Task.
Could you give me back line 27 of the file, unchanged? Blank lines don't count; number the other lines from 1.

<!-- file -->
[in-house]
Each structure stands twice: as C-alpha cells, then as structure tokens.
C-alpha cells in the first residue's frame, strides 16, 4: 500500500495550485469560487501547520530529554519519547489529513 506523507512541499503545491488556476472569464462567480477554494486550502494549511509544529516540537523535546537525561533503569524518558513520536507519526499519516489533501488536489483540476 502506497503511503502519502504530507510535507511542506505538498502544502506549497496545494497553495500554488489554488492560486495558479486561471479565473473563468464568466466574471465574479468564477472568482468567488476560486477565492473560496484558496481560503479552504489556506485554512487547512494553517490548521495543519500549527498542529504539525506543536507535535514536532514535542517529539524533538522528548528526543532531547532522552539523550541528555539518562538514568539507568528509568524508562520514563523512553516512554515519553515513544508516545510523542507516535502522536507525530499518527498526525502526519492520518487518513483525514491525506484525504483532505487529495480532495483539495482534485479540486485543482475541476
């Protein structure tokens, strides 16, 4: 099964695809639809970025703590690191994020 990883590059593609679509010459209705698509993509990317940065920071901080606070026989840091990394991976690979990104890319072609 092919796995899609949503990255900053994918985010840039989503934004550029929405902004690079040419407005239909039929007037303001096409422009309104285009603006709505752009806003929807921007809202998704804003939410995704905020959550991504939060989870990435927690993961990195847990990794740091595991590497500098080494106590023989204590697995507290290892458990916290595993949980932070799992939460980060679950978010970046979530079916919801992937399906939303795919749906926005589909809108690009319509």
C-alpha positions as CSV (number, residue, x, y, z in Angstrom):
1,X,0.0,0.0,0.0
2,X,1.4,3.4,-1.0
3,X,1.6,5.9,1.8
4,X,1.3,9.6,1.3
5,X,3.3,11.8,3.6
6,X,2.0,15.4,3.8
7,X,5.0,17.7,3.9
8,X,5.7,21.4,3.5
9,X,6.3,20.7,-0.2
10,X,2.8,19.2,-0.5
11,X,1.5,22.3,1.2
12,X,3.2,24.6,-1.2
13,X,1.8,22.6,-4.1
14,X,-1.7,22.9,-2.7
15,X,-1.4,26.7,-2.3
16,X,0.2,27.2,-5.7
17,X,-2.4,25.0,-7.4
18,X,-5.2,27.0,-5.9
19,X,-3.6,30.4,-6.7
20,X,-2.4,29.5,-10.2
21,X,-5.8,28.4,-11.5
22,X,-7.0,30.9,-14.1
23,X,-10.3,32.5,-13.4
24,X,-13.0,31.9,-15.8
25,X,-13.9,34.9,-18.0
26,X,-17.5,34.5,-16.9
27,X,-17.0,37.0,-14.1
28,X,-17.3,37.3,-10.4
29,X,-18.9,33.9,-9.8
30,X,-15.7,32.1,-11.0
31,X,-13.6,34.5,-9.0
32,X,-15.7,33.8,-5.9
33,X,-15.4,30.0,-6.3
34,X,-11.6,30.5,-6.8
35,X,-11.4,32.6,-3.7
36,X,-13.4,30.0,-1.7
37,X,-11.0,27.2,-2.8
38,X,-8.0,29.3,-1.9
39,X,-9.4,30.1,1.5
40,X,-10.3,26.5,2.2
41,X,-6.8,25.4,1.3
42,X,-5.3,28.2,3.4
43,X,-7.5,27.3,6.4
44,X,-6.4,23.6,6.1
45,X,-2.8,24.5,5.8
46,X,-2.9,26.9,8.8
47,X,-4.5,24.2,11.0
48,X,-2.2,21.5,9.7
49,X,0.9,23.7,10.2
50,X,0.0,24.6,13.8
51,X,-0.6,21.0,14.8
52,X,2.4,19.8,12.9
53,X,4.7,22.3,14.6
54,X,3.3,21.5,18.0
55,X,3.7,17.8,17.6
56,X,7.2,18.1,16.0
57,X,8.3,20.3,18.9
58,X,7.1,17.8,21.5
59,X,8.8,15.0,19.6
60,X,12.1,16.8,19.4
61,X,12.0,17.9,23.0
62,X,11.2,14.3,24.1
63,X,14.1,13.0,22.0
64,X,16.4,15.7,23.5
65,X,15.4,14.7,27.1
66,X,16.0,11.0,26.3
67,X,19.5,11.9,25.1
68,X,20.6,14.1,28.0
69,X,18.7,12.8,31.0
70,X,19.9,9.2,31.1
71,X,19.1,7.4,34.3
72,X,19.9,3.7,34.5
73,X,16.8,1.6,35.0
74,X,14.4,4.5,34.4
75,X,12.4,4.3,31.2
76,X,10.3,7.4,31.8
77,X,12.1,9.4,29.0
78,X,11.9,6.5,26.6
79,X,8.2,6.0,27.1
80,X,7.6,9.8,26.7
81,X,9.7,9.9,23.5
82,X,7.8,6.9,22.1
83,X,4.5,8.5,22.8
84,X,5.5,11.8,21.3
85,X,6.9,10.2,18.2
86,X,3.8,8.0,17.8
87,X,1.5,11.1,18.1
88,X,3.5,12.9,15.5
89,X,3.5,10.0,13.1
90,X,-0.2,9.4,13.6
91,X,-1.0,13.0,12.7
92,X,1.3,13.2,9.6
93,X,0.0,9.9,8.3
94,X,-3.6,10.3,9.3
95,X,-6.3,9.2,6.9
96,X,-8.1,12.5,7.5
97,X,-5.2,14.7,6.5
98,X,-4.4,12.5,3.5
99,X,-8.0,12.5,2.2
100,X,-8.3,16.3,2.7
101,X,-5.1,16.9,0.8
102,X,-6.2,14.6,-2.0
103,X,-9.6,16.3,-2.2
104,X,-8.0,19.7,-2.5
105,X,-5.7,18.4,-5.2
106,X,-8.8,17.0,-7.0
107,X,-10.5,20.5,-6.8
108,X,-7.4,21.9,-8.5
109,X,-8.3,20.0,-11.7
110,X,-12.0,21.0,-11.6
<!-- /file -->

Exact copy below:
22,X,-7.0,30.9,-14.1